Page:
The Madrid Agreement is an international treaty regulating the protection of intellectual property. Ninety countries are registered to the system established by the treaty and it is administered by the World Intellectual Property Organization (WIPO) The portion of the Madrid System that applies to trademarks is called the Madrid Protocol.
The Madrid Protocol provides a streamlined way for trademark holders in one country to acquire some international protection for their trademark. With one application, the trademark owner can obtain protection in multiple countries, making this system a powerful tool for trademark owners.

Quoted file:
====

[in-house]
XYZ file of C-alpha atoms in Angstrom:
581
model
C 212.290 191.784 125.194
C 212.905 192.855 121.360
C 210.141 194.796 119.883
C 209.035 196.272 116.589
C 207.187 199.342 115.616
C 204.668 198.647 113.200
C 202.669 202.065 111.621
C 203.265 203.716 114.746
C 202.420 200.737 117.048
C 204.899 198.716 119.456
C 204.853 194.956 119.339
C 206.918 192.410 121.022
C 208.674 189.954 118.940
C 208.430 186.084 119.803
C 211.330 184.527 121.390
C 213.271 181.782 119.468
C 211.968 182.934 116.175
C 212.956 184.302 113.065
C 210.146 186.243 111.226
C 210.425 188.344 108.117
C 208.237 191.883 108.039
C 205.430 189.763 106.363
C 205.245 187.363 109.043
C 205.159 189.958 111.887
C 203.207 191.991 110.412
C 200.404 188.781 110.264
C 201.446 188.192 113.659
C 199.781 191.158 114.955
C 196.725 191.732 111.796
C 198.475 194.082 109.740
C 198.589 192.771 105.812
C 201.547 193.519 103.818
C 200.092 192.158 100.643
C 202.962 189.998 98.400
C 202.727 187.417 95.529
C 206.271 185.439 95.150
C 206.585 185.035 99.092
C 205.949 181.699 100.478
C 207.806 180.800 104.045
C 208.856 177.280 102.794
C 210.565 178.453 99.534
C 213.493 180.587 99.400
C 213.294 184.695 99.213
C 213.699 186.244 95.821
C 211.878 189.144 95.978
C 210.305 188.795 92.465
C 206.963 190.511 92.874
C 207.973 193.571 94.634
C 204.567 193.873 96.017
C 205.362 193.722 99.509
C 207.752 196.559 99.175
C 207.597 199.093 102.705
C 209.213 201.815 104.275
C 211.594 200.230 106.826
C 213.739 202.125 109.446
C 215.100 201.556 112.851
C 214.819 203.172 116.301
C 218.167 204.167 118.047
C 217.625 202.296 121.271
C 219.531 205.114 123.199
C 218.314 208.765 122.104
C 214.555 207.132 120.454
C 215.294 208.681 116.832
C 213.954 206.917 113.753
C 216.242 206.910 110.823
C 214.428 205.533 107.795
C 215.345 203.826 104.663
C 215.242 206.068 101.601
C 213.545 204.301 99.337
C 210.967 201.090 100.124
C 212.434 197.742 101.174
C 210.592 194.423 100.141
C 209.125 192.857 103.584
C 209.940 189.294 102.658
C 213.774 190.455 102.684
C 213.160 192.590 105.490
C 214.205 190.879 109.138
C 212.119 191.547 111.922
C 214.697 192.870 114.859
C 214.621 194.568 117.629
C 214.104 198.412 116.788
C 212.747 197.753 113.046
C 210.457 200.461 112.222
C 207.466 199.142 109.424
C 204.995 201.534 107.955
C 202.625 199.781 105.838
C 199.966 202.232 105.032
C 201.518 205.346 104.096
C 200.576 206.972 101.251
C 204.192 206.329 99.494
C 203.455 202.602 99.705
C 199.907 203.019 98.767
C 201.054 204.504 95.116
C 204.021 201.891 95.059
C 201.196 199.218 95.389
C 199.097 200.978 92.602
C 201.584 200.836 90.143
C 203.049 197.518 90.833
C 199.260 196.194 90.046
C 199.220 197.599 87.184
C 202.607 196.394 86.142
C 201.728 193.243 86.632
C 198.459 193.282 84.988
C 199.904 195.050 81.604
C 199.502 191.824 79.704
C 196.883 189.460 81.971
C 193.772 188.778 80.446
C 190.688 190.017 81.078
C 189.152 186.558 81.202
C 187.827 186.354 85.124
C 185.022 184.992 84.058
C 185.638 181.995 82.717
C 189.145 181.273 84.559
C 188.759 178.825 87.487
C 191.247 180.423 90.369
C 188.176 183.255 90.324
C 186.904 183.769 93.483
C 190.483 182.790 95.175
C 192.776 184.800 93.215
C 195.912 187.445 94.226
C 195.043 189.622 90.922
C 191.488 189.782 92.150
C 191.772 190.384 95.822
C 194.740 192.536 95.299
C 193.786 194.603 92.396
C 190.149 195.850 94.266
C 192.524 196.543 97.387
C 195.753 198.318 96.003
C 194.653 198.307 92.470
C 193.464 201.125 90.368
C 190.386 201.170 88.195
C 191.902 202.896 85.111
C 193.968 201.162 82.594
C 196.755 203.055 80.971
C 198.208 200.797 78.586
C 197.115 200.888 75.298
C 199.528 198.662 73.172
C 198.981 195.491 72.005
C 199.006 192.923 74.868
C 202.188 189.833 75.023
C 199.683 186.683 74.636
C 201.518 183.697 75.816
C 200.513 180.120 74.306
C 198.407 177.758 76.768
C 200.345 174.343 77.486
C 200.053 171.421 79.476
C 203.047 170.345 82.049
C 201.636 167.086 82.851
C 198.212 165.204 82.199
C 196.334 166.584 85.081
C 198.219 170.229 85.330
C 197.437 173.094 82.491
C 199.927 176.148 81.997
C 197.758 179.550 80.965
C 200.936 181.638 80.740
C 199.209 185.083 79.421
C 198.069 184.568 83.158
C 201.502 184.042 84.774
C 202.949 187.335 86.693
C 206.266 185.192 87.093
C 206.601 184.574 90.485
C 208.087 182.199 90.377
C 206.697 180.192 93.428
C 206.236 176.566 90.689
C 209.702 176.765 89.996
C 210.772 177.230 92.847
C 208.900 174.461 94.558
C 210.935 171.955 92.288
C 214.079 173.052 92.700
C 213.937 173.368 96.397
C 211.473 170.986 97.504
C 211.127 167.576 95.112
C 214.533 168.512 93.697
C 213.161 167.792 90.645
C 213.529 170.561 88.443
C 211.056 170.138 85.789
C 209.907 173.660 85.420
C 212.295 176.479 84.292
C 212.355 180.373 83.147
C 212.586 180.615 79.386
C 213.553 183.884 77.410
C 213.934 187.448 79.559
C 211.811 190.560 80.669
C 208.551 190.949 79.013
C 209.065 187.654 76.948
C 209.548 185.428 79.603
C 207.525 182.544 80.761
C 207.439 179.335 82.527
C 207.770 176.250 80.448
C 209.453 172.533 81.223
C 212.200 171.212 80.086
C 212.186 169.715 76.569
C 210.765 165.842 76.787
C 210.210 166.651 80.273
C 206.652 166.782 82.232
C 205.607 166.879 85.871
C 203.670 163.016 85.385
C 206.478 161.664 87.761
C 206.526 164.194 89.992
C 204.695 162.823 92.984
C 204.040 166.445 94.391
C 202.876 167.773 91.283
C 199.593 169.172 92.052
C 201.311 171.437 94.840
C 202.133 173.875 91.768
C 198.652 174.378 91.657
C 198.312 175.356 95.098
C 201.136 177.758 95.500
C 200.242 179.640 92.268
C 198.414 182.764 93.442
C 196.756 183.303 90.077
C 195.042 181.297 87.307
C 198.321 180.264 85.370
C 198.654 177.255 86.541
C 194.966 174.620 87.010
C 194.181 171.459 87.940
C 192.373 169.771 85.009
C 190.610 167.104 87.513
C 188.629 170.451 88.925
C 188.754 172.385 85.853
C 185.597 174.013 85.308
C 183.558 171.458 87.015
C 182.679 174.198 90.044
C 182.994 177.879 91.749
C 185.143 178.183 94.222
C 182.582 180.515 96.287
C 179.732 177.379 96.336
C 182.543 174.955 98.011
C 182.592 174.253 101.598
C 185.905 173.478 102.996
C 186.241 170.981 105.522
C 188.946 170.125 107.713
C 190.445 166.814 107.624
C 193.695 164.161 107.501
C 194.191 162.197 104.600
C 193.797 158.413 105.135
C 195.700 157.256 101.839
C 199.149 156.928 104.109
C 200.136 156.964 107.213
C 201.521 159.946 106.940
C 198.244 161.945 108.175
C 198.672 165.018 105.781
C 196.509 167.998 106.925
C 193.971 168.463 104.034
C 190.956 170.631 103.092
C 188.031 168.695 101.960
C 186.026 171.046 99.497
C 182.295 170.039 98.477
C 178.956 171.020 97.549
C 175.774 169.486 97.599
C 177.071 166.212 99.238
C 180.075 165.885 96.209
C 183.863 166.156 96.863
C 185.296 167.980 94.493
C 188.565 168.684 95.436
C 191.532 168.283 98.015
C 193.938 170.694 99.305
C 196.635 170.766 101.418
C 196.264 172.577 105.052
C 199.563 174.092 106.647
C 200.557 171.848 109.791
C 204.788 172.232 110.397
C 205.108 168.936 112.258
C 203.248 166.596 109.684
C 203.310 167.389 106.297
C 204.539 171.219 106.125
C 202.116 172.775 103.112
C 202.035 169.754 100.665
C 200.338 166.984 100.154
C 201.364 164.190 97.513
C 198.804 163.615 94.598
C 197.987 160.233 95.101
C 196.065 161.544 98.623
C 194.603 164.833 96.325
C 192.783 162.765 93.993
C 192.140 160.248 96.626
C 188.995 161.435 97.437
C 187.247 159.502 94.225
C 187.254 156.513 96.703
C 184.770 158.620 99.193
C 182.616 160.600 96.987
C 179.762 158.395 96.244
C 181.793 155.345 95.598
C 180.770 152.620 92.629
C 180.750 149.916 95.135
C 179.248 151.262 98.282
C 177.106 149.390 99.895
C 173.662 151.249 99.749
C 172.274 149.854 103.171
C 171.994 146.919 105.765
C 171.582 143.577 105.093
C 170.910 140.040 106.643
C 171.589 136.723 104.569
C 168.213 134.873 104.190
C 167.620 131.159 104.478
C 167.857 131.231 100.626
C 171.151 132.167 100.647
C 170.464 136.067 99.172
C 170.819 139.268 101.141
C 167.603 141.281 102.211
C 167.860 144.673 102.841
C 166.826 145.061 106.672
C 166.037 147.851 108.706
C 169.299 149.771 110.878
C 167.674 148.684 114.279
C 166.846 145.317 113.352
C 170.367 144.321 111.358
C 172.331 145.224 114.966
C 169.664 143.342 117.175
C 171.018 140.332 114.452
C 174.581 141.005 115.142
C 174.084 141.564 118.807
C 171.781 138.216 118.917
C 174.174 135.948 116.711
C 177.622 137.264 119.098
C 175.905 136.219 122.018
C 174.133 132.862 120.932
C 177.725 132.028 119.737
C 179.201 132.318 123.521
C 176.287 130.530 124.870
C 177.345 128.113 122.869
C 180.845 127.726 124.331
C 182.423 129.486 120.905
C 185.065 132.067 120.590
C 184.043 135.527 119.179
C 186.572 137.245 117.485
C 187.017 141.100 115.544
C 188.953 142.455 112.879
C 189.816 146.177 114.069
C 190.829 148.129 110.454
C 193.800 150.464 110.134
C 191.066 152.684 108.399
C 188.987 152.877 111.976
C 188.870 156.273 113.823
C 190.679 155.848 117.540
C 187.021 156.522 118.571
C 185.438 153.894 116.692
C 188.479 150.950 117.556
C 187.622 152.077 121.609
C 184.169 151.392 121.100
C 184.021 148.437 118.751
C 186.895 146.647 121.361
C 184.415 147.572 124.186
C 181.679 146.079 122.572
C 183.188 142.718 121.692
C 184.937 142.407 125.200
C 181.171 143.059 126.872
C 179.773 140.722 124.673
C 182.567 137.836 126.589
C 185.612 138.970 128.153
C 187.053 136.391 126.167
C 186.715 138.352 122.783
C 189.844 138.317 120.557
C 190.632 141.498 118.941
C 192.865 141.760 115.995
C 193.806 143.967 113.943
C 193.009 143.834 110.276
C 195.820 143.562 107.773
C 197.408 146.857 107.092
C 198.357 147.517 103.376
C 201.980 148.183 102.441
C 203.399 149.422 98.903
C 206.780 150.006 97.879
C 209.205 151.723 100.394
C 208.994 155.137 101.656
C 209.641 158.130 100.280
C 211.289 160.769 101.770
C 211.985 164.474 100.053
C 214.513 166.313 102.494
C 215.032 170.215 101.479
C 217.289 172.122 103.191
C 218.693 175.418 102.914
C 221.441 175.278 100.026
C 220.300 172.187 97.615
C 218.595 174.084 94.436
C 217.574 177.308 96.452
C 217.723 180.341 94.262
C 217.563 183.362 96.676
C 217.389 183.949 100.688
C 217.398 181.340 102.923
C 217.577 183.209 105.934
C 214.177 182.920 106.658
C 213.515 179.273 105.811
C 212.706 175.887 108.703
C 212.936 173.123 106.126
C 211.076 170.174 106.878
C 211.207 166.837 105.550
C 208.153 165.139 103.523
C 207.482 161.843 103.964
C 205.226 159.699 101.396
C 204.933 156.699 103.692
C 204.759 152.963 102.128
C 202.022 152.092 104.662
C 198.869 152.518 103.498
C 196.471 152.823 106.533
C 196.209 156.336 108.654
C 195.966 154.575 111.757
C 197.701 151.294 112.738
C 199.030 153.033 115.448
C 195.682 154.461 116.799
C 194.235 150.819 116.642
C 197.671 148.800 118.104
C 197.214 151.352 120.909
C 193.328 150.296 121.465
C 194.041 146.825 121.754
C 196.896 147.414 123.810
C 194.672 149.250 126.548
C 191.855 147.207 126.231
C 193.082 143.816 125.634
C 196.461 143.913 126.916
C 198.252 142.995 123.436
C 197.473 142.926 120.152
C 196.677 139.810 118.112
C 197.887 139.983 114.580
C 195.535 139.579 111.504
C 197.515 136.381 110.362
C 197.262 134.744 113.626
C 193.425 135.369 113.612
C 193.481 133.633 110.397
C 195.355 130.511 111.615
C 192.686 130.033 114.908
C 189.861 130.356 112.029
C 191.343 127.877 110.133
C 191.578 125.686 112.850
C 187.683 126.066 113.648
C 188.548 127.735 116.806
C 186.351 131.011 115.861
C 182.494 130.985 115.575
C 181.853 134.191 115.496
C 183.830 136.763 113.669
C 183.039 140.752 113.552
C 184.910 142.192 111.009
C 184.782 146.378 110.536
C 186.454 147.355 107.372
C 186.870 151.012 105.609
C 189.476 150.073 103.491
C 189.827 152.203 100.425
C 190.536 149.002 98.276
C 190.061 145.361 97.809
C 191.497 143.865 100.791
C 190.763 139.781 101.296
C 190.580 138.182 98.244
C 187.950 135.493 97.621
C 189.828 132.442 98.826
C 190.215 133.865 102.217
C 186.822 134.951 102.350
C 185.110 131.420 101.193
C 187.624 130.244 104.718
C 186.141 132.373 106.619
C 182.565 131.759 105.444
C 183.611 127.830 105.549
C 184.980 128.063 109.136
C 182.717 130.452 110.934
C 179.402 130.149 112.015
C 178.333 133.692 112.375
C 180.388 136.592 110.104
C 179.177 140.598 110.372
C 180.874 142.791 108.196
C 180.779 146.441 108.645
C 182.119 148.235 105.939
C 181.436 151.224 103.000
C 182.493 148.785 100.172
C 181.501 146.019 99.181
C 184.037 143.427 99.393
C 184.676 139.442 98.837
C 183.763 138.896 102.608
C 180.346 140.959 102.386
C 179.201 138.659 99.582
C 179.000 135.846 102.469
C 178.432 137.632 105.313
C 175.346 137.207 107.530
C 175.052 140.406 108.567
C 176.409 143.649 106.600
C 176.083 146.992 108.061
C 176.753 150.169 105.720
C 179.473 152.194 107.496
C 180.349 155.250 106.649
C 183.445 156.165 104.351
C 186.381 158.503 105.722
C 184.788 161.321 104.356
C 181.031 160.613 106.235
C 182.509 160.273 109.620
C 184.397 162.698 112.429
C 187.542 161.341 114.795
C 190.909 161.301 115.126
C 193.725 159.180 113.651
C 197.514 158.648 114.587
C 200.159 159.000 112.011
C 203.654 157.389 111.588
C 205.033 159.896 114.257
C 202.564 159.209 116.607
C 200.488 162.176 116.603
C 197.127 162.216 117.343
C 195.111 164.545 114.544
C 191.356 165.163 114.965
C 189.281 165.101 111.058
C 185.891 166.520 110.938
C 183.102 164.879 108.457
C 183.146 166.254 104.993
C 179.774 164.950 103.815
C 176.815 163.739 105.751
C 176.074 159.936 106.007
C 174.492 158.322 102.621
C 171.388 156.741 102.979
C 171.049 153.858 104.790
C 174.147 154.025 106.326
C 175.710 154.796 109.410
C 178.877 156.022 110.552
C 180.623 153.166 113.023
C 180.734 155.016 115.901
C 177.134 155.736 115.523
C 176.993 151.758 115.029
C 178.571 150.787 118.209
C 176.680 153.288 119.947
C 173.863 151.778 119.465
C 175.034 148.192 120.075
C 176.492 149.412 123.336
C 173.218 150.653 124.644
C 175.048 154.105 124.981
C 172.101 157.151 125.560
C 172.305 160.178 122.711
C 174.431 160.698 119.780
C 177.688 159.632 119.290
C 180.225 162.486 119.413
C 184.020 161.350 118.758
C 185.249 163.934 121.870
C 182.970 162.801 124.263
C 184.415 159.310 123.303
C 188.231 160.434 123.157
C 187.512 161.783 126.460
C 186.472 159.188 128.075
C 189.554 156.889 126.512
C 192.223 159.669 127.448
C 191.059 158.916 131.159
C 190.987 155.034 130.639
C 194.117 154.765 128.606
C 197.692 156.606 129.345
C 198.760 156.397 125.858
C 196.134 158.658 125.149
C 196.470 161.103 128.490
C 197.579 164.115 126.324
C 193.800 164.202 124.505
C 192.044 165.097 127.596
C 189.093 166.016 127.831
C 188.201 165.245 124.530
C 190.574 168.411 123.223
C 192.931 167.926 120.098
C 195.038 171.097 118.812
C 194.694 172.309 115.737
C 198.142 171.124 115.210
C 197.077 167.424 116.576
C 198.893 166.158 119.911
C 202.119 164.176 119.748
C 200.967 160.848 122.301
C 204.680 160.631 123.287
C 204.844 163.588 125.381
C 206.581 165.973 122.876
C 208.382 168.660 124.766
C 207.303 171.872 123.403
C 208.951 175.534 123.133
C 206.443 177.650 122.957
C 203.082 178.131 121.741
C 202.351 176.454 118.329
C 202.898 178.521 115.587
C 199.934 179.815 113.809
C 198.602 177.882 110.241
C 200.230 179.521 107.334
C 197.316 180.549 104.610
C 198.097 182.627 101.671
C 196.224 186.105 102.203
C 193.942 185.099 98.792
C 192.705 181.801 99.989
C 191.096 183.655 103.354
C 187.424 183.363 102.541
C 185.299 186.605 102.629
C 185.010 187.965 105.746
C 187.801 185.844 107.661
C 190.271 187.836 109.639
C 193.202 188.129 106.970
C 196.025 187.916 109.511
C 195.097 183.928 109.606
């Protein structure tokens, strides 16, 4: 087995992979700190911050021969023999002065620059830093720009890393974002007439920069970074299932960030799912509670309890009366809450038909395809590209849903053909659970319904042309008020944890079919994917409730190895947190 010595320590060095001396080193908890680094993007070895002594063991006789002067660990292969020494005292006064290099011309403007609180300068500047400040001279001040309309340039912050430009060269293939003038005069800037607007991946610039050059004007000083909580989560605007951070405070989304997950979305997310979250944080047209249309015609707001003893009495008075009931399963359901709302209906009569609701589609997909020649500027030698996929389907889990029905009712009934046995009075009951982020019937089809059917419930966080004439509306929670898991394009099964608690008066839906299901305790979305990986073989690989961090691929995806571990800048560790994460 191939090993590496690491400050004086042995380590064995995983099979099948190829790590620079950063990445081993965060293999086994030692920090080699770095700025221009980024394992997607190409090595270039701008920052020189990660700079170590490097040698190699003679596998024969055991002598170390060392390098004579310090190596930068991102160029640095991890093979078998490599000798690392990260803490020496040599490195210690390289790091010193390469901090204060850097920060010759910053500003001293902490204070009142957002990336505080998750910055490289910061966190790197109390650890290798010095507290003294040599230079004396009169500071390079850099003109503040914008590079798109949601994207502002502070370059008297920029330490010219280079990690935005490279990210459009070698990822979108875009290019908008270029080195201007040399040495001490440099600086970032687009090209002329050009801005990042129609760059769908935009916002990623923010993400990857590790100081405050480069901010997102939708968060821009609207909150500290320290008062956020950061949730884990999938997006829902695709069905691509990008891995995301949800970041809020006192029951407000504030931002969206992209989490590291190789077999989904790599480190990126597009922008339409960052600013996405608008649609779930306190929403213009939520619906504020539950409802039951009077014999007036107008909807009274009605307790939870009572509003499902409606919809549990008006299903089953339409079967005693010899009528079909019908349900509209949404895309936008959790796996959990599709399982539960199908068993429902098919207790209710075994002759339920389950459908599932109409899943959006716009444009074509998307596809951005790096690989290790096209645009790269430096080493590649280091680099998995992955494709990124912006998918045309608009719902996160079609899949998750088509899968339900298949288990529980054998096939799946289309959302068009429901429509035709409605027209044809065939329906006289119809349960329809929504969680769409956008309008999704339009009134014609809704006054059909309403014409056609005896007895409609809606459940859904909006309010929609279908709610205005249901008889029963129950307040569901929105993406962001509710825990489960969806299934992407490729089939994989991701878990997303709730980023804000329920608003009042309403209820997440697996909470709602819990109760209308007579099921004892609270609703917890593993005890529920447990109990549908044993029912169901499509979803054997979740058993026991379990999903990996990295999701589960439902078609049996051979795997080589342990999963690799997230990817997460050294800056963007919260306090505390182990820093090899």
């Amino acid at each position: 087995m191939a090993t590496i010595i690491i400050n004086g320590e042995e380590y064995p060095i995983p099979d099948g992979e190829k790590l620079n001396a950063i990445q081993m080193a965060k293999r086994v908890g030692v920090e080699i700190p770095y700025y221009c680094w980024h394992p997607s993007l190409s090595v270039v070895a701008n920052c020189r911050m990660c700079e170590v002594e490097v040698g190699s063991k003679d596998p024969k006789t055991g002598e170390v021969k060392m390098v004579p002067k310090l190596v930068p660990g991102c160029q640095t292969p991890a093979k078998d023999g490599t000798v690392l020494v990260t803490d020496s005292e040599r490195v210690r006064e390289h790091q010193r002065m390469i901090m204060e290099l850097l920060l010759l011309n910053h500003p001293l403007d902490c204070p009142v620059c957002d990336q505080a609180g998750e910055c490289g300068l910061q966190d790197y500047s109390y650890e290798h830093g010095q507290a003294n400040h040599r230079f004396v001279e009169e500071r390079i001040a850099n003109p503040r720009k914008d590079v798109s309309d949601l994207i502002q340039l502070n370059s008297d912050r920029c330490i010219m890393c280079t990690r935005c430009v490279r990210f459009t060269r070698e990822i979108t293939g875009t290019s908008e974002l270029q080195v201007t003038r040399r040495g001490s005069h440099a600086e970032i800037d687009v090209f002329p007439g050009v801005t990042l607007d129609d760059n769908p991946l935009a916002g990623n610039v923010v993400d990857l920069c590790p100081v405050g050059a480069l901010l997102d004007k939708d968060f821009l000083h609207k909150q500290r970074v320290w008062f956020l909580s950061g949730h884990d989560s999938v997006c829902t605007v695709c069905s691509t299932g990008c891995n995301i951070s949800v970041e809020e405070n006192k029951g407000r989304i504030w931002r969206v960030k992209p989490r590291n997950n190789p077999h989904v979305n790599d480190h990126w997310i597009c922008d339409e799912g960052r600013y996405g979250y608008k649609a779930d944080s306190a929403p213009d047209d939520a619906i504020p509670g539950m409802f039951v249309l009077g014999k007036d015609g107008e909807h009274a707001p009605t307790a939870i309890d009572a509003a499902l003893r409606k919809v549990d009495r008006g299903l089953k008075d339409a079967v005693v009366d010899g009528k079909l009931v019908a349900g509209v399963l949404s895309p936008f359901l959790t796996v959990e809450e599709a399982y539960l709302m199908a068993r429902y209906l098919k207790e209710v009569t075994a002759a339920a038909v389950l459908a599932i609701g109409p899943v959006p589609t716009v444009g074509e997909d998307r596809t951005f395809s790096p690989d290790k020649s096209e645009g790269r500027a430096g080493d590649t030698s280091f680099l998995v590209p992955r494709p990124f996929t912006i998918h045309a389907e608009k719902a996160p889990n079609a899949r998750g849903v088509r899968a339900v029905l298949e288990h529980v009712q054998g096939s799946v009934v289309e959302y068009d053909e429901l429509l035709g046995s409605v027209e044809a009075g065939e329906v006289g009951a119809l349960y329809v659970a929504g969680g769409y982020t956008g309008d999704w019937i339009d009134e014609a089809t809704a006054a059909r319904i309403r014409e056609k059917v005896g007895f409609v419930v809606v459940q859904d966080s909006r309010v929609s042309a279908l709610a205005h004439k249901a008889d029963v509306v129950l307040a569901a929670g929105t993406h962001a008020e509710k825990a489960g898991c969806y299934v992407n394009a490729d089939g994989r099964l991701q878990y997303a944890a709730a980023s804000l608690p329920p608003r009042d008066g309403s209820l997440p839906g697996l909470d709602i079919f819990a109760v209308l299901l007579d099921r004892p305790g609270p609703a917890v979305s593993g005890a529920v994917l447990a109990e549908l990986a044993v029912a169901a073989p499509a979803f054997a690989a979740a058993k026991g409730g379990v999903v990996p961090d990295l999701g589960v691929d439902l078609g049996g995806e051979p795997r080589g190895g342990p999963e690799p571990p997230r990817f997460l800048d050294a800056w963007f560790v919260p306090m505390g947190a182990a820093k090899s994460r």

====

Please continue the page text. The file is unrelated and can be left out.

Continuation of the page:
However, the unified nature of the Madrid Protocol also comes with disadvantages. If part of the international application is deleted or rejected for some reason, the international protection provided by the Madrid Protocol will not extend to such deleted or rejected part. To be safe, it is better to apply individually to the countries where the trademark is most likely to be used to ensure that the maximum protection can be established in the areas where it is most needed.
If you have any questions about trademark law in Japan, please contact our office for a legal consultation.